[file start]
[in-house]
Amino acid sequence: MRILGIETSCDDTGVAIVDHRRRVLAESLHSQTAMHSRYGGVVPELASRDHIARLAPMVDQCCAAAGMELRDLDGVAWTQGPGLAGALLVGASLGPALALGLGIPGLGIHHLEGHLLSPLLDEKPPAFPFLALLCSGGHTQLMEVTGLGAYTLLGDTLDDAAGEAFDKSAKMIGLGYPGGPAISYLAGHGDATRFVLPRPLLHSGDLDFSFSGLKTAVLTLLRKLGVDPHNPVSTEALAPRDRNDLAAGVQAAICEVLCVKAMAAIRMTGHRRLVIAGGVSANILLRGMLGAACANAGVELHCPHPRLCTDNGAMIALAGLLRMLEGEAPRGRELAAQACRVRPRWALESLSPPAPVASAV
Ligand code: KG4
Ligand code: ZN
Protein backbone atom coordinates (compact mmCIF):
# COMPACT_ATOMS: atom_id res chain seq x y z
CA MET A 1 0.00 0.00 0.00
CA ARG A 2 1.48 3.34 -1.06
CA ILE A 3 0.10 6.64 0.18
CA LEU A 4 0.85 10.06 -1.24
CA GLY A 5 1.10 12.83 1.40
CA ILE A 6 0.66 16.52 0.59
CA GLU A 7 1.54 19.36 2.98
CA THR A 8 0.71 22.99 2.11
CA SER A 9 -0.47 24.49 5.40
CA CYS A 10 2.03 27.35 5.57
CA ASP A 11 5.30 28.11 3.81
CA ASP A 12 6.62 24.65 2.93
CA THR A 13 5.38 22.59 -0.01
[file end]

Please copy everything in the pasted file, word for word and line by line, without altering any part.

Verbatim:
[in-house]
Amino acid sequence: MRILGIETSCDDTGVAIVDHRRRVLAESLHSQTAMHSRYGGVVPELASRDHIARLAPMVDQCCAAAGMELRDLDGVAWTQGPGLAGALLVGASLGPALALGLGIPGLGIHHLEGHLLSPLLDEKPPAFPFLALLCSGGHTQLMEVTGLGAYTLLGDTLDDAAGEAFDKSAKMIGLGYPGGPAISYLAGHGDATRFVLPRPLLHSGDLDFSFSGLKTAVLTLLRKLGVDPHNPVSTEALAPRDRNDLAAGVQAAICEVLCVKAMAAIRMTGHRRLVIAGGVSANILLRGMLGAACANAGVELHCPHPRLCTDNGAMIALAGLLRMLEGEAPRGRELAAQACRVRPRWALESLSPPAPVASAV
Ligand code: KG4
Ligand code: ZN
Protein backbone atom coordinates (compact mmCIF):
# COMPACT_ATOMS: atom_id res chain seq x y z
CA MET A 1 0.00 0.00 0.00
CA ARG A 2 1.48 3.34 -1.06
CA ILE A 3 0.10 6.64 0.18
CA LEU A 4 0.85 10.06 -1.24
CA GLY A 5 1.10 12.83 1.40
CA ILE A 6 0.66 16.52 0.59
CA GLU A 7 1.54 19.36 2.98
CA THR A 8 0.71 22.99 2.11
CA SER A 9 -0.47 24.49 5.40
CA CYS A 10 2.03 27.35 5.57
CA ASP A 11 5.30 28.11 3.81
CA ASP A 12 6.62 24.65 2.93
CA THR A 13 5.38 22.59 -0.01